In addition, employees can request face coverings from the employer at no cost to the employee and can wear them at work, regardless of vaccination status, without fear of retaliation, as specified in section 3205(c)(5)(J).

  5. Q: What requirements must an employer follow if providing N95s for voluntary use or if workers bring their own N95 to wear at work?
    A: Where respirator use is voluntary, the employer may provide respirators at the workers' request, or permit workers to use their own respirators. In this situation, employers are not required to have a written respiratory protection program or medically evaluate and fit test workers. However, the employer must ensure that the workers' use of a respirator will not create a hazard e.g. if the employee is engaged in strenuous physical activity like continuous heavy lifting. The employer must also provide respirator users with the information contained in California Code of Regulations, Title 8, section 5144, Appendix D. As mentioned in the Training FAQs, employers who provide N95s for voluntarily use must train employees on how to properly wear the N95, perform a seal check and the fact that facial hair interferes with a seal.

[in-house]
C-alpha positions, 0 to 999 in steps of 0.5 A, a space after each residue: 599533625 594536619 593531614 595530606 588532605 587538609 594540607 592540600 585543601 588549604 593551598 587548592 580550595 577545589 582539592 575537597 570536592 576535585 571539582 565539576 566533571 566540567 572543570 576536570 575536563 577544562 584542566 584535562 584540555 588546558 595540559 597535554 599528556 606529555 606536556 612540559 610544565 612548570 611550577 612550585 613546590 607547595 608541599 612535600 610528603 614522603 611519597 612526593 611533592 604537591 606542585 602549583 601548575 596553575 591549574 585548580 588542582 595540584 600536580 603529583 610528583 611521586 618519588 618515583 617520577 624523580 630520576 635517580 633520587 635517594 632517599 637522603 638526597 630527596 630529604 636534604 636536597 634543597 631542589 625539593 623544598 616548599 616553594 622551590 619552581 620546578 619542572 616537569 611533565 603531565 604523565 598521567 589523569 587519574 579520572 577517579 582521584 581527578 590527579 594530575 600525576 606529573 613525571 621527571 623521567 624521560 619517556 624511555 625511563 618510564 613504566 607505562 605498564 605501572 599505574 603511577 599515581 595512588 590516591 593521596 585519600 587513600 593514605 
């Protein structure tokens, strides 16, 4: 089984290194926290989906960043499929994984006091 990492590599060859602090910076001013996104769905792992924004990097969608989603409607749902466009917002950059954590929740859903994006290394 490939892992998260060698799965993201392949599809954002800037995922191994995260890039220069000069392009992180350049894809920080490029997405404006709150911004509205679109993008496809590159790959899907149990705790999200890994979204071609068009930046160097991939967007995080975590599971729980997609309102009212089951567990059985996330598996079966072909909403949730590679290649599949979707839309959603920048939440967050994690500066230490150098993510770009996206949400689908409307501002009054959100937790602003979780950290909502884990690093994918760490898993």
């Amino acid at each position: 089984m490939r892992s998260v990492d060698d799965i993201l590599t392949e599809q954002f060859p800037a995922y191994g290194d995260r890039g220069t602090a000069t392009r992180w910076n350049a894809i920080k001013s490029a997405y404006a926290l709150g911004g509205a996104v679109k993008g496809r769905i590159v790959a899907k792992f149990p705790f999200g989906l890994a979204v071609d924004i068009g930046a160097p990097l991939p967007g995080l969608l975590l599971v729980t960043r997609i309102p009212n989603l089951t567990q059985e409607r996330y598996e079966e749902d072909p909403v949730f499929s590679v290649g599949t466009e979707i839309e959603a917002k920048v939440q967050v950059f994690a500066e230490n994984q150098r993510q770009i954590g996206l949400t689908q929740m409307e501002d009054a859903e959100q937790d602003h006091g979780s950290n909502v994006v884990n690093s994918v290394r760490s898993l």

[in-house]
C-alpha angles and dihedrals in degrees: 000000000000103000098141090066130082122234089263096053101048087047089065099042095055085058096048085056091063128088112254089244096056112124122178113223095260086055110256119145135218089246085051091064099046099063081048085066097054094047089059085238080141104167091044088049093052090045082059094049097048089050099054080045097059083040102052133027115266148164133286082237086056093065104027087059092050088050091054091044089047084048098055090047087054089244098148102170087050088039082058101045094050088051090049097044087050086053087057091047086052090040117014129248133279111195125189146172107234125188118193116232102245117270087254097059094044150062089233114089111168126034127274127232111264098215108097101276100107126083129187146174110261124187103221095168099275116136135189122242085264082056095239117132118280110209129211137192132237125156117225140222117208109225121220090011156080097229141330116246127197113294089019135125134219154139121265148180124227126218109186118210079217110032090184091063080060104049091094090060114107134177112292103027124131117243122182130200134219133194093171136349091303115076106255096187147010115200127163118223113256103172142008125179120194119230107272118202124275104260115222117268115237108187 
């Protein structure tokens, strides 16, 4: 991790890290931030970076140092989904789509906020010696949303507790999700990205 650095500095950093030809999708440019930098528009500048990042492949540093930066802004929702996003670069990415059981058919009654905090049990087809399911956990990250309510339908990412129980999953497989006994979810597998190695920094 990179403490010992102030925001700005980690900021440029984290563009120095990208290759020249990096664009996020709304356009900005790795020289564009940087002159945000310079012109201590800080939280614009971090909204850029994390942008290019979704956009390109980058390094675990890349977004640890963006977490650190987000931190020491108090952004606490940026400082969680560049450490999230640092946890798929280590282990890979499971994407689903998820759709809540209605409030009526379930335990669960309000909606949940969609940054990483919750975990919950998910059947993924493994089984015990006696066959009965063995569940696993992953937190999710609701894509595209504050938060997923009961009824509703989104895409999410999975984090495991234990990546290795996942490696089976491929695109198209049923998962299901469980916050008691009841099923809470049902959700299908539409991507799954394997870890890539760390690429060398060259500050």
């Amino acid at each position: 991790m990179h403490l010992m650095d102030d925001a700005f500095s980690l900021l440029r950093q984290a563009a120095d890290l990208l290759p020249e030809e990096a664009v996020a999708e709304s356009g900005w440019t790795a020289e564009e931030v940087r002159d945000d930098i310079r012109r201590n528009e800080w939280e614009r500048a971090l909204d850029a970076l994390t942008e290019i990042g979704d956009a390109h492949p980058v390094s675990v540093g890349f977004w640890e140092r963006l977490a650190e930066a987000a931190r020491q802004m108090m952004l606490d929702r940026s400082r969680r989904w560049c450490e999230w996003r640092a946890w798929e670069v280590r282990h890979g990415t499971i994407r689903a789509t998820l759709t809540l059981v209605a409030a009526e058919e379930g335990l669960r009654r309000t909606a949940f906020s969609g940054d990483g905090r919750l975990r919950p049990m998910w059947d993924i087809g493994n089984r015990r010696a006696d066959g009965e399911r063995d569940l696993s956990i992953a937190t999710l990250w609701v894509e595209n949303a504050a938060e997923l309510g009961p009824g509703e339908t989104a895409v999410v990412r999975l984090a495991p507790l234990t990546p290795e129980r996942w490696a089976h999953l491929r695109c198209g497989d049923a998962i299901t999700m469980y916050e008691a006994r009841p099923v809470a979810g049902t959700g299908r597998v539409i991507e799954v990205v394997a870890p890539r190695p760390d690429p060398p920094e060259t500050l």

Ventilation Back to top

  1. Q: What should be done about building ventilation?
    A: If a building or structure has natural or mechanical ventilation, or both, the employer should maximize as much as possible the quantity of outside air provided, except when the United States Environmental Protection Agency (EPA) Air Quality Index is greater than 100 for any pollutant or if opening windows or maximizing outdoor air by other means would cause a hazard to employees, for instance from excessive heat or cold.
  2. Q: How can employers who rent buildings or workspace in buildings over which they do not have control comply with the requirements regarding maximizing outdoor air?
    A: Employers in these circumstances should request that the building operator assist with compliance with the emergency regulation. It should be noted that if the building operator has employees that work on the premises, it is also subject to the rule.